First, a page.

Thank you for all the time -effort -and heart you put into this review!!

message 19: by Roger (last edited Jun 02, 2018 06:32AM) (new) - rated it 5 stars

Roger Brunyate Not on topic, but it is a way to reach you. I bought a number of books during my brief stay in Paris, and read and reviewed two of them (see links). One a classic, Racine's Bérénice, because I was going to see the production by the Odéon company, but the best part of the experience was reading the text. The other was something I picked up at random from the best-seller section at Gibert Jeune, Mon frère by Daniel Perrac. I can't understand the point of it at all, though you might have a smidgen at least of interest. R.

message 20: by Susu (new) - rated it 5 stars

Susu A worthy review! I finished this yesterday. It is a favorite I don’t think I will forget.

Roger Brunyate Thanks, Susu. I clicked your rating, but no review… yet? R.

Gumble's Yard Great review as always Roger - loved the black and white photo

Seemita Gorgeous review, Roger. Loved the way you touched upon all the undercurrents that make this work so arresting. Like Sebald? Yes, at many bends.

Soconn5 Exceptional review. I simply enjoy his writing, and appreciate hearing a well read critic’s more technical praise. Thanks!

Roger Brunyate Technical? Thanks for thinking so. I am just older than most and so I suppose have had time to read more. R.

message 26: by Lisa (new) - rated it 4 stars

Lisa Lieberman Roger,

I just finished reading and reviewing Warlight and have now read your review all the way through. (You and Jeffrey Keeten signaled the appearance of this novel, but when I come upon a review of a book by one of my favorite authors, I wait until I've had a chance to form my own impression of the work.)

As I know that you are intrigued by Modiano, I'm not surprised that you saw the resonances with his novels here, and I agree that the book is also reminiscent of Sebald, in subject matter if not in tone. The playful curiosity of Cat's Table is more in evidence here, although Nathaniel does sound world-weary in places. (I was reminded of the ruminative voice of John le Carré in his later and most personal works.)

I've been asking myself whether all this apparently conscious borrowing from other authors accounts for my vague dissatisfaction with Warlight. The various sections were of uneven quality, and I wished he'd left out the last one, or written it differently.

Your thoughts?

Roger Brunyate As you may have seen, Lisa, I have read your review now and left you a comment there. I will copy this too to your page,

You wrote (to me): I've been asking myself whether all this apparently conscious borrowing from other authors accounts for my vague dissatisfaction with Warlight. The various sections were of uneven quality, and I wished he'd left out the last one, or written it differently.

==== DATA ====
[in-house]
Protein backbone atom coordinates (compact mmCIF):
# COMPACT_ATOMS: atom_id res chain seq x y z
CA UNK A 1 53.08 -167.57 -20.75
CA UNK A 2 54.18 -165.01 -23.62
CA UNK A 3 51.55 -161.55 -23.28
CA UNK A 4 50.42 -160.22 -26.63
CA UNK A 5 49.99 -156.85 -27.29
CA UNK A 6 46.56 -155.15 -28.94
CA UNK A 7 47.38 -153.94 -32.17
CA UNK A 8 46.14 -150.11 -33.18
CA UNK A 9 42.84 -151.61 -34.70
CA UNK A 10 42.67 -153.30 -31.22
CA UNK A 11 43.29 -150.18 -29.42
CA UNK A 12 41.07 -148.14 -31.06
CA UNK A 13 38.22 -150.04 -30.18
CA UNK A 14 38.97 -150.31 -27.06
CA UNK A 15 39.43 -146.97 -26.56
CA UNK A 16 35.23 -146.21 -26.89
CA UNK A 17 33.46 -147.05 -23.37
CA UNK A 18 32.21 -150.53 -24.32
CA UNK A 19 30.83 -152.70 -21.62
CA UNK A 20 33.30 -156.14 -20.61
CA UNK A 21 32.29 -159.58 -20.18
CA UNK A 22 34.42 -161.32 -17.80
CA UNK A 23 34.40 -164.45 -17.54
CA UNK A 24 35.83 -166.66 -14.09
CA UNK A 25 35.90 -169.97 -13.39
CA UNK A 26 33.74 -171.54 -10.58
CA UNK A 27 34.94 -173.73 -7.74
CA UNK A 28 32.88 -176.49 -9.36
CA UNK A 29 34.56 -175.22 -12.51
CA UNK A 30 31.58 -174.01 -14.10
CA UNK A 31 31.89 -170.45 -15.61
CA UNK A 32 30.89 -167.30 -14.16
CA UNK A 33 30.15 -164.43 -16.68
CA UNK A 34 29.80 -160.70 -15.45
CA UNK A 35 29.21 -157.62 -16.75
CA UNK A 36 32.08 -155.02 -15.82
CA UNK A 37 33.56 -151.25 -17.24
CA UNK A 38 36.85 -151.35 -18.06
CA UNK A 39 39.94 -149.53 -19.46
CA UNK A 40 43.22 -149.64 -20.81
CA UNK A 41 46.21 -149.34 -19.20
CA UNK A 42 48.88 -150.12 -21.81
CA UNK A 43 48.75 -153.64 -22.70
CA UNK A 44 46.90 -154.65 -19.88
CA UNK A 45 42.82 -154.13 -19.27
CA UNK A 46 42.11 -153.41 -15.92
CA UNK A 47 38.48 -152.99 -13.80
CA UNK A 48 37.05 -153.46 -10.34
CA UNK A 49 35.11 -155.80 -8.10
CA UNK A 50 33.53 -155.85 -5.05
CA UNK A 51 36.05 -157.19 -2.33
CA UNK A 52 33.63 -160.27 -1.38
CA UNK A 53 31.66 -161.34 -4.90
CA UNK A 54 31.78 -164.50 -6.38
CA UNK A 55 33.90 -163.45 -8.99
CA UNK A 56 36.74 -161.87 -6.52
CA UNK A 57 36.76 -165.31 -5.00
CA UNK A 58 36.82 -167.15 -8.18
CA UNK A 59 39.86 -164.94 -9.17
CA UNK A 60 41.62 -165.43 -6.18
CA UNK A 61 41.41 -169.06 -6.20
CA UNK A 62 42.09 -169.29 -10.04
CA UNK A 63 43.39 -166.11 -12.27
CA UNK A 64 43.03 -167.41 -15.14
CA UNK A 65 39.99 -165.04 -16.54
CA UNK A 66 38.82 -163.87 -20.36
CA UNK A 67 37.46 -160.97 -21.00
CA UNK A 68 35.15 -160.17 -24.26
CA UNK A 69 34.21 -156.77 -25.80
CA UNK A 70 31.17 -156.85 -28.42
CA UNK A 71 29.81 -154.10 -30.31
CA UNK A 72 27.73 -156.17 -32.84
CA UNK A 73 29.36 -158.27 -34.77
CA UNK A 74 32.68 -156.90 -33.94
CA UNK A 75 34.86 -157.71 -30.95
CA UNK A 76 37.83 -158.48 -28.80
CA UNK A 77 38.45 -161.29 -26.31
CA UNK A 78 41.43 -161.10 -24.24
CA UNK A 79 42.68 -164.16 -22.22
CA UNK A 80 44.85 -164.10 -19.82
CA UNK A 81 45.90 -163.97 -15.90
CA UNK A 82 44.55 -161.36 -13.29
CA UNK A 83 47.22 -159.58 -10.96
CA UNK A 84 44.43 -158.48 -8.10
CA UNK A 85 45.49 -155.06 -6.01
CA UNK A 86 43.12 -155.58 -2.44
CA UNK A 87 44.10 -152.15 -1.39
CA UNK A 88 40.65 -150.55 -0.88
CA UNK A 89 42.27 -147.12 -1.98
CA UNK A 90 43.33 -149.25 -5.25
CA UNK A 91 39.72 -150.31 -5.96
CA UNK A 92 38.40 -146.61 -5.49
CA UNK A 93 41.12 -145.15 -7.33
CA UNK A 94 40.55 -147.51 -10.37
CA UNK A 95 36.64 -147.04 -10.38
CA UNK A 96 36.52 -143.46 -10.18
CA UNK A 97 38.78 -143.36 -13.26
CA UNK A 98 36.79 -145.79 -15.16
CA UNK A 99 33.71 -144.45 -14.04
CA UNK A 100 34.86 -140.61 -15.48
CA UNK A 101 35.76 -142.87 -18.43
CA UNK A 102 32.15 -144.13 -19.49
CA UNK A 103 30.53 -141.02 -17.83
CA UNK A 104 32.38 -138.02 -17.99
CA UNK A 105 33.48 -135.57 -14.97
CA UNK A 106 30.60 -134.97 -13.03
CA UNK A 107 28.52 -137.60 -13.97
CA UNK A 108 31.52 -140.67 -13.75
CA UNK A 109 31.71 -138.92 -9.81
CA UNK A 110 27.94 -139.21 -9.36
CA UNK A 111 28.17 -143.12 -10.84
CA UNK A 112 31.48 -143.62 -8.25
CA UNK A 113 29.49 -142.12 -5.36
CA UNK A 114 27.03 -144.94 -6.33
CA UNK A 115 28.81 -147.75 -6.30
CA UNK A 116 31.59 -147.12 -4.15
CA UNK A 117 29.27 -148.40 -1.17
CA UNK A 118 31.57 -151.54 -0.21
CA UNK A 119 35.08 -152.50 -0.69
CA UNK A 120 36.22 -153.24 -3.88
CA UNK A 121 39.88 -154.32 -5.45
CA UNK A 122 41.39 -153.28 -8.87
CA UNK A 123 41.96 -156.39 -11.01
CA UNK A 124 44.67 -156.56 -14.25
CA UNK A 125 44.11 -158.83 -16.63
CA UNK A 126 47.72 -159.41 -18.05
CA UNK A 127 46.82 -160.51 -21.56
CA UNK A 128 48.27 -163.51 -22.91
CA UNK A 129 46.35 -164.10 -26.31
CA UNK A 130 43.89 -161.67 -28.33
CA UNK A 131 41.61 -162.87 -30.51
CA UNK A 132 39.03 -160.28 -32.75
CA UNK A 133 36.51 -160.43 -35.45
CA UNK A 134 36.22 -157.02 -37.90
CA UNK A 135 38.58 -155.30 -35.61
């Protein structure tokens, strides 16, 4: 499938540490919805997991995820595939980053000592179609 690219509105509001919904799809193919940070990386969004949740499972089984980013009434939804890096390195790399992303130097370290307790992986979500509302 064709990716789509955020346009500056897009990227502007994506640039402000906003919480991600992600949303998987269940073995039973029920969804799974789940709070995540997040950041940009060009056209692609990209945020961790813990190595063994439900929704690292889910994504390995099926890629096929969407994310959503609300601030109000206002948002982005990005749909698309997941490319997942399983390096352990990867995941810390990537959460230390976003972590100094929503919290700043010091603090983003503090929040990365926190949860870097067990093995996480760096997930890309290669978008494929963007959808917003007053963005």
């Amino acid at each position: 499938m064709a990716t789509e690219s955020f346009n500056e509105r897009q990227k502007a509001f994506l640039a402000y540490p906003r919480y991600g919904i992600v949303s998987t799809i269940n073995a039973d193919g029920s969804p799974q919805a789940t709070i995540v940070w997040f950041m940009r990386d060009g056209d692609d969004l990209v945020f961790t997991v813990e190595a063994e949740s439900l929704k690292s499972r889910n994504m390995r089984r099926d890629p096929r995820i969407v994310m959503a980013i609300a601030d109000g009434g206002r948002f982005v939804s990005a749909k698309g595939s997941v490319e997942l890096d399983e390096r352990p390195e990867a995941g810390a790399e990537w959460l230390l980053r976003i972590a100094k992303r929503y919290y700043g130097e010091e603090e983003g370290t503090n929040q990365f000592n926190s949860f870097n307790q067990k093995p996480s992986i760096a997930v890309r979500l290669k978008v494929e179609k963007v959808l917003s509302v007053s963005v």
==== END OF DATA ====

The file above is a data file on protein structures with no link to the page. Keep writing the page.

You and I both have fun noting similarities between writers. I don't know about you, but I do it partly for my own sake, to get my bearings, and partly for our readers, on an "if you liked X, you might like Y" basis. But that is not to say that these are conscious borrowings on the part of the author. Much of what we note as the Modiano quality, for instance, is to be found in earlier novels also; the new thing here is tying it to a very precise city geography. But I see this element more as Modiano giving him permission, or showing the effectiveness of the technique, rather than a specific attempt to write in his style.

By the last section, do you mean the final three pages? I very much like your comparison to Julian Barnes here, though I would think it more a matter of both authors being at a similar point in life's journey. Anyway, I have just reread them, and find them wonderfully settling and absolutely right. R.

Violet wells Another masterpiece of a review, Roger. Miles better than the one in The Guardian!

Roger Brunyate With a compliment like that, Violet, I'll have to look The Guardian one up! And look for yours. R.

Roger Brunyate I just now read the Guardian review, Violet, and found it excellent, so can't quite bask in your compliment. It makes me realize that I must read Ondaatje's memoir, Running in the Family, which the writer considers the best of all his books. I also envy the passage below:

"Warlight’s brilliance comes from telling a familiar story – the female spy has become an established literary trope, from William Boyd to Simon Mawer – in a way that gives us all the pleasures of the genre without ever feeling hackneyed or predictable. It’s as if WG Sebald wrote a Bond novel."

WG Sebald as Ian Fleming—how delicious! R.

switterbug (Betsey) This is really an exquisite review, Roger, which the book deserves. I am humbled by your astute insights and the beautiful pics that add even more dimension.

message 32: by Wen (new) - rated it 5 stars

Wen Fantastic review Roger! I love it too. My second Ondaatje after The English Patient. Thanks for bringing up The Cat's Table. Will add.

message 33: by Roger (last edited Aug 18, 2018 03:09AM) (new) - rated it 5 stars

Roger Brunyate Enjoy The Cat's Table, Wen! R.

message 34: by Will (new) - rated it 5 stars

Will Ansbacher Wonderful, Roger, you certainly do it justice. One of the things I love is the way you are able to describe so much and so accurately without giving anything away!

Roger Brunyate That is very kind of you, Will. I don't always succeed in not giving anything away, but I do think carefully about what is necessary to reveal if I am to say anything meaningful at all. R.

Susan Kavanagh What a wonderful review for such a wonderful book! Completely agreed with your review and loved the art work.